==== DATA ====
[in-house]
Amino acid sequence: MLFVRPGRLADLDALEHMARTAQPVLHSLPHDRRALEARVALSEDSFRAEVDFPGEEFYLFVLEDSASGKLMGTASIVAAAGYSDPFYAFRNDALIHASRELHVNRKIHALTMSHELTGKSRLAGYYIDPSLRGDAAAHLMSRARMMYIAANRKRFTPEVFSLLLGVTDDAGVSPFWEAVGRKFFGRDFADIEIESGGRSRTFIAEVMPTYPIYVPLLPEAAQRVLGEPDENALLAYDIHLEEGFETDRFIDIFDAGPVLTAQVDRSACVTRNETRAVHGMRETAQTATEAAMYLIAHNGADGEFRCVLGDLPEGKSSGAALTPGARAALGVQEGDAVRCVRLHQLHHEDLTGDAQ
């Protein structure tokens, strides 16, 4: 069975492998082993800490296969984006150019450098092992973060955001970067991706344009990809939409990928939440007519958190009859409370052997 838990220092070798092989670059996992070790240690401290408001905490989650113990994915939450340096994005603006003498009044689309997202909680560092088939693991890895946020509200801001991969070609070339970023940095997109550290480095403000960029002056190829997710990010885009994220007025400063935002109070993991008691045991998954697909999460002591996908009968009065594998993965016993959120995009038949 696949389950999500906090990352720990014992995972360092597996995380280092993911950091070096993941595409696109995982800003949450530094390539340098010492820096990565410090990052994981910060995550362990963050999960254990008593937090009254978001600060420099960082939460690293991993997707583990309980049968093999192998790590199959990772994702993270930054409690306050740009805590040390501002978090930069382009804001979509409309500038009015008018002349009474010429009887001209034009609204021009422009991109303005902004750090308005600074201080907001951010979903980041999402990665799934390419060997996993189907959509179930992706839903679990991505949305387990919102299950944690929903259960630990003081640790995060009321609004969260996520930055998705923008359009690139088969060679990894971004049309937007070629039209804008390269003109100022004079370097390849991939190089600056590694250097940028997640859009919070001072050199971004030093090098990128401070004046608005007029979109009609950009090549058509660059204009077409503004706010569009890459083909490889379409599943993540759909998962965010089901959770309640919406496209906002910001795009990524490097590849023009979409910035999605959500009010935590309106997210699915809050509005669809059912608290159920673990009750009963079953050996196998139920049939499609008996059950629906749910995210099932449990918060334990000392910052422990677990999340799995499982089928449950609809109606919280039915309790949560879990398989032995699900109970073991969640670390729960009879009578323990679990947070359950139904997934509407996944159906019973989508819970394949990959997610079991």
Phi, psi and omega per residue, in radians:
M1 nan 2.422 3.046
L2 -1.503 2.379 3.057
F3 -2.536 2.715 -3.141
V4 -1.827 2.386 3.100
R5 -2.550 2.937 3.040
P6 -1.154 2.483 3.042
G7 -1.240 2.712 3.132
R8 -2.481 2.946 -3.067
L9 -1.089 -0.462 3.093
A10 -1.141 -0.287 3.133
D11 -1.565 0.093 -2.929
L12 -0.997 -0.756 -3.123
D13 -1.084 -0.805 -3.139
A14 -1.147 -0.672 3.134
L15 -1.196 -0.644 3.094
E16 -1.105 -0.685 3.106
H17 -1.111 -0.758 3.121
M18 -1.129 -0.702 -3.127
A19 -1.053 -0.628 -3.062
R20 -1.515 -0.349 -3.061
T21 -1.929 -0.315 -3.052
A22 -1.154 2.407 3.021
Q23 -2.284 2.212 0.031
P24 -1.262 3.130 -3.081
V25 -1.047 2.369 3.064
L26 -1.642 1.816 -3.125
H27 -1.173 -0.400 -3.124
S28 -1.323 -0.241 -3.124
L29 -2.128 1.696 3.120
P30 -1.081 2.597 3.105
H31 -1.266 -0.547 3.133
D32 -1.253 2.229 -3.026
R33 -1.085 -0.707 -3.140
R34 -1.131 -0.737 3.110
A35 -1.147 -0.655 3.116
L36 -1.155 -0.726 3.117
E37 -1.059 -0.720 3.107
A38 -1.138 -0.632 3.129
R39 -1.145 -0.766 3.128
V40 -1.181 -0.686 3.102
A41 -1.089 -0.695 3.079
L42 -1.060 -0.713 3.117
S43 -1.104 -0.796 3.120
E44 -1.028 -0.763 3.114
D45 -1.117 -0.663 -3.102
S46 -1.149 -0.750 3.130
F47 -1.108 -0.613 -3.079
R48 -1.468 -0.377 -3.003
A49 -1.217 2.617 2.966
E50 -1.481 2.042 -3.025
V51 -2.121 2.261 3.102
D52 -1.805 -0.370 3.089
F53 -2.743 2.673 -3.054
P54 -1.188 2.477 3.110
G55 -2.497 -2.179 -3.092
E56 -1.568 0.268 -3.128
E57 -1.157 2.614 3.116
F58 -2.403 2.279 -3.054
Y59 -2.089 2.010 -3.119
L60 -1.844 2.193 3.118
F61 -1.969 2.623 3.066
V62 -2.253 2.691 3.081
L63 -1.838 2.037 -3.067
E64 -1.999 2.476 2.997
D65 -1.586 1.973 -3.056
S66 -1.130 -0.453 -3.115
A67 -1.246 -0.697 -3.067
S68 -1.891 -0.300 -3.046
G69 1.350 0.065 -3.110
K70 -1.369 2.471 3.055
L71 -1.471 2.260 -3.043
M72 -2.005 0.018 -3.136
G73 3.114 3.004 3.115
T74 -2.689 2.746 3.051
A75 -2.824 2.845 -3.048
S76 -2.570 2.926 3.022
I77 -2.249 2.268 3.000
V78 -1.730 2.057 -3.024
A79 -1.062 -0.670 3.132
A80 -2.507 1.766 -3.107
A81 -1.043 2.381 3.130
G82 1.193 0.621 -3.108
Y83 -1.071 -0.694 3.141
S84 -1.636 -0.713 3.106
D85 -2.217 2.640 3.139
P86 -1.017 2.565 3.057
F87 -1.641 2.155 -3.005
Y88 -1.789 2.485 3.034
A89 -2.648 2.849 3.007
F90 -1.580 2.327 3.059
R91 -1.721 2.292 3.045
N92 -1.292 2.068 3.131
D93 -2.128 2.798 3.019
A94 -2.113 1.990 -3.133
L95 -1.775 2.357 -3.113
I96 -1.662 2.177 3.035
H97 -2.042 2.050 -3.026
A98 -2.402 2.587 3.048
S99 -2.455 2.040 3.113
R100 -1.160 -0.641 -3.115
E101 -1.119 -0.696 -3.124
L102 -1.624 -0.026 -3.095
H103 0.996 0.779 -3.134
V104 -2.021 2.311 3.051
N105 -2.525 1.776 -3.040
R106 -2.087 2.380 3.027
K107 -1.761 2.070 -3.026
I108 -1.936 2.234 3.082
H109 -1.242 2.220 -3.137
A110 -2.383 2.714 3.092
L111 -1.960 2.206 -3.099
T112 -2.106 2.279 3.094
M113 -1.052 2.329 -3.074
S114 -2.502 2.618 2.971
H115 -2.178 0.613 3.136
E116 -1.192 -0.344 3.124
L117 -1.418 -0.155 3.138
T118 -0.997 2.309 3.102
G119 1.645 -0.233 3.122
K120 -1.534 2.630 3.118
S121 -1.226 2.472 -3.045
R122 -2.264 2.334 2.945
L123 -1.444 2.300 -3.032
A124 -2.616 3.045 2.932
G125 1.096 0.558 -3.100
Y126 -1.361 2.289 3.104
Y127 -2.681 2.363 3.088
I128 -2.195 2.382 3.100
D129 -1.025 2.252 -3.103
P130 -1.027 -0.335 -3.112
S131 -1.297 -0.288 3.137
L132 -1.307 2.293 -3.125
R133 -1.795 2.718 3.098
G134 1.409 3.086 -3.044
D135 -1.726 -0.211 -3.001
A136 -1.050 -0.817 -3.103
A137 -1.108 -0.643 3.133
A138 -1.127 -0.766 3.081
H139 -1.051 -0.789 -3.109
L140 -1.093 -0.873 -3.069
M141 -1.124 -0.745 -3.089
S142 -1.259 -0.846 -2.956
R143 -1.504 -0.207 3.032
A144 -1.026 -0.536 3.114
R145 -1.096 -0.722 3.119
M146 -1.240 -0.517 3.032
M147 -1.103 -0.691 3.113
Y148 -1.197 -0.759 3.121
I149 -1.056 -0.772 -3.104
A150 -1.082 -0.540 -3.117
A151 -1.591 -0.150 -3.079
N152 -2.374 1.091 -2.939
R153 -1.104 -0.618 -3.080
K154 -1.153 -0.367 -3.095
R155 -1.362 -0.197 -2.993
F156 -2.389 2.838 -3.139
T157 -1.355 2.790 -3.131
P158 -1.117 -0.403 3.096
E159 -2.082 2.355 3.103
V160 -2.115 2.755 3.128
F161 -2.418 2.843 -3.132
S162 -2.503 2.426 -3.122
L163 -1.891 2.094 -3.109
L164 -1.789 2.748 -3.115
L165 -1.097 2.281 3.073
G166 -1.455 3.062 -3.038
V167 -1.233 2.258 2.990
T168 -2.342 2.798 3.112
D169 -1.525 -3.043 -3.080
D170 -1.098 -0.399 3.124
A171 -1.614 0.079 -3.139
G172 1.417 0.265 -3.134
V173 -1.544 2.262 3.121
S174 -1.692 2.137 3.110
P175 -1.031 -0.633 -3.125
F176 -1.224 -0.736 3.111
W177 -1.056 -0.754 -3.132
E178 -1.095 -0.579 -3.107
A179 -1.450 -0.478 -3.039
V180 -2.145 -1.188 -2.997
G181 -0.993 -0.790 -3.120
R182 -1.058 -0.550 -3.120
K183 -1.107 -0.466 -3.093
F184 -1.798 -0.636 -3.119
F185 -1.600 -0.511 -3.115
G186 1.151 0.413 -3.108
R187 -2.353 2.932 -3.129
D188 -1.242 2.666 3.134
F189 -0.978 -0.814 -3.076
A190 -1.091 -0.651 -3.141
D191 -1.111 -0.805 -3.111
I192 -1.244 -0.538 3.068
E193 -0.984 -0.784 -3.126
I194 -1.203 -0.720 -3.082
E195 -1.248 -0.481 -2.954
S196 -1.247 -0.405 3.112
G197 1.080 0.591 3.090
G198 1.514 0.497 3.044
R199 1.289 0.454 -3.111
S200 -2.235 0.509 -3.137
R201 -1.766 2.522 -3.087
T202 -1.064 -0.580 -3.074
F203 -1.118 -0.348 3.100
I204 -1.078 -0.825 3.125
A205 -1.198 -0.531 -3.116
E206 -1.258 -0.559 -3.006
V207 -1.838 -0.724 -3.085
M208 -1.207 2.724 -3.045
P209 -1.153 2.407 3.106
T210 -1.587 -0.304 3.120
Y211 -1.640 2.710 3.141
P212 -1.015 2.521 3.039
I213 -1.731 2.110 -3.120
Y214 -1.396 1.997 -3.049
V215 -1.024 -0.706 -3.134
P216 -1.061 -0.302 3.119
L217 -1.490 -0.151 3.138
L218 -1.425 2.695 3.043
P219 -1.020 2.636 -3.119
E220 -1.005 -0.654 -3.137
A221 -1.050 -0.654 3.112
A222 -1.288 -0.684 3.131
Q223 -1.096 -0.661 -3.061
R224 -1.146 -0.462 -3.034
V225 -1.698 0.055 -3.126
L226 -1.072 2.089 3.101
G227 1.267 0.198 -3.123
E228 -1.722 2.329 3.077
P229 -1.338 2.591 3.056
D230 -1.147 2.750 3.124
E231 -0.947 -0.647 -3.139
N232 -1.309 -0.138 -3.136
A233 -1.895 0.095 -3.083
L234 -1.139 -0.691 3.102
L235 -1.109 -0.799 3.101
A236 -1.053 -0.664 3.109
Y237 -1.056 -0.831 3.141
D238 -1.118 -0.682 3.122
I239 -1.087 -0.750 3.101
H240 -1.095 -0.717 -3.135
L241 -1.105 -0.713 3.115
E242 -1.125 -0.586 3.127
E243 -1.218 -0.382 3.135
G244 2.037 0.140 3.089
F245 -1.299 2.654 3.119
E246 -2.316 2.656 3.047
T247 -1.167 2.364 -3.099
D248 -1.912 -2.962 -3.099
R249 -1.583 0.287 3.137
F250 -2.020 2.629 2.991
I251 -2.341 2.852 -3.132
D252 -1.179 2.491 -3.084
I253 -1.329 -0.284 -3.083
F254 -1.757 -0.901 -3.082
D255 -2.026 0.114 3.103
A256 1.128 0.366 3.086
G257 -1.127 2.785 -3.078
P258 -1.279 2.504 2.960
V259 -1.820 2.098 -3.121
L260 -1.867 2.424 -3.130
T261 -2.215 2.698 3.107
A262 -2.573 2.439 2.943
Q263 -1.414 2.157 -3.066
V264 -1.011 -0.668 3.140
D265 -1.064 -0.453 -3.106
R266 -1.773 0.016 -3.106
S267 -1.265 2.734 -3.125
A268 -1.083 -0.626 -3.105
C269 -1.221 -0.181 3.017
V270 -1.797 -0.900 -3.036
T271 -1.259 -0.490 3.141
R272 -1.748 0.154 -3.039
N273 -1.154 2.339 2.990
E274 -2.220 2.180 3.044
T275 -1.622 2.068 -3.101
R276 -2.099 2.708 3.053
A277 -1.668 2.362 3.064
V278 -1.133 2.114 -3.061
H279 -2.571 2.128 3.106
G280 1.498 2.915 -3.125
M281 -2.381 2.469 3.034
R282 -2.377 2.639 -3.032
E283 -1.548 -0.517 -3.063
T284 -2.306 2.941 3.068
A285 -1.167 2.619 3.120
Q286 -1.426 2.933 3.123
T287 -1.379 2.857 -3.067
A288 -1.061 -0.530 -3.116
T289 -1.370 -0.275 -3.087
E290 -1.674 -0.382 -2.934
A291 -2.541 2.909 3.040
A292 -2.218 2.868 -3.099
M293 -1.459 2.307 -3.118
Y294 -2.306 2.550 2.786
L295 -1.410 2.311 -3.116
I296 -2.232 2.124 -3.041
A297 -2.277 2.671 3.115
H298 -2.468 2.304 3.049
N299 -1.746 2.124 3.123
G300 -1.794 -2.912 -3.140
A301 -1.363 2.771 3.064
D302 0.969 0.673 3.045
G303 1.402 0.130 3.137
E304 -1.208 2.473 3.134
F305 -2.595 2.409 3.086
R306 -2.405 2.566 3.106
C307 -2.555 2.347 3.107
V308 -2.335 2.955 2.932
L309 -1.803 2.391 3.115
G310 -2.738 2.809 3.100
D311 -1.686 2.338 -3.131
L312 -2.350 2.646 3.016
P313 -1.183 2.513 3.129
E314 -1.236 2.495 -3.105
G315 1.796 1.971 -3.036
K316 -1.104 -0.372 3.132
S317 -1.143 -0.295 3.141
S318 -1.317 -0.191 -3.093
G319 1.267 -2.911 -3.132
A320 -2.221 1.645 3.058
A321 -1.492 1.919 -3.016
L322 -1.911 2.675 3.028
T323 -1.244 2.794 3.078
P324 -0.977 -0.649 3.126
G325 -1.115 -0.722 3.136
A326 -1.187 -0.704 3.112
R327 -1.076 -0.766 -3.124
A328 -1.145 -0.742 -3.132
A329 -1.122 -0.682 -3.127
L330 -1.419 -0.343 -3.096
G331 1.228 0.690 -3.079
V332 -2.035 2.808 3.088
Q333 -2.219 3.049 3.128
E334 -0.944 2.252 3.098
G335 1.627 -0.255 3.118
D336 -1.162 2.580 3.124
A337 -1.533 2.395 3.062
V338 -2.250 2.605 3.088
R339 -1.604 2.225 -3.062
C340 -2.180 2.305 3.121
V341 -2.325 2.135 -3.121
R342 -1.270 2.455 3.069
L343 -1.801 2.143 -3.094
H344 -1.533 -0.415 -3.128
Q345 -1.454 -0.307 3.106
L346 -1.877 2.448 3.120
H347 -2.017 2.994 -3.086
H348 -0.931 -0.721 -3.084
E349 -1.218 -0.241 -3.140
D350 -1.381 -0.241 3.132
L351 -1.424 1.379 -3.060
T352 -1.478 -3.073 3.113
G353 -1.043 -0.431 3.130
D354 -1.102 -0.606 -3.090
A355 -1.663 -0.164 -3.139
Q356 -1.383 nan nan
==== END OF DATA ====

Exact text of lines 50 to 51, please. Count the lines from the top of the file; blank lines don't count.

S46 -1.149 -0.750 3.130
F47 -1.108 -0.613 -3.079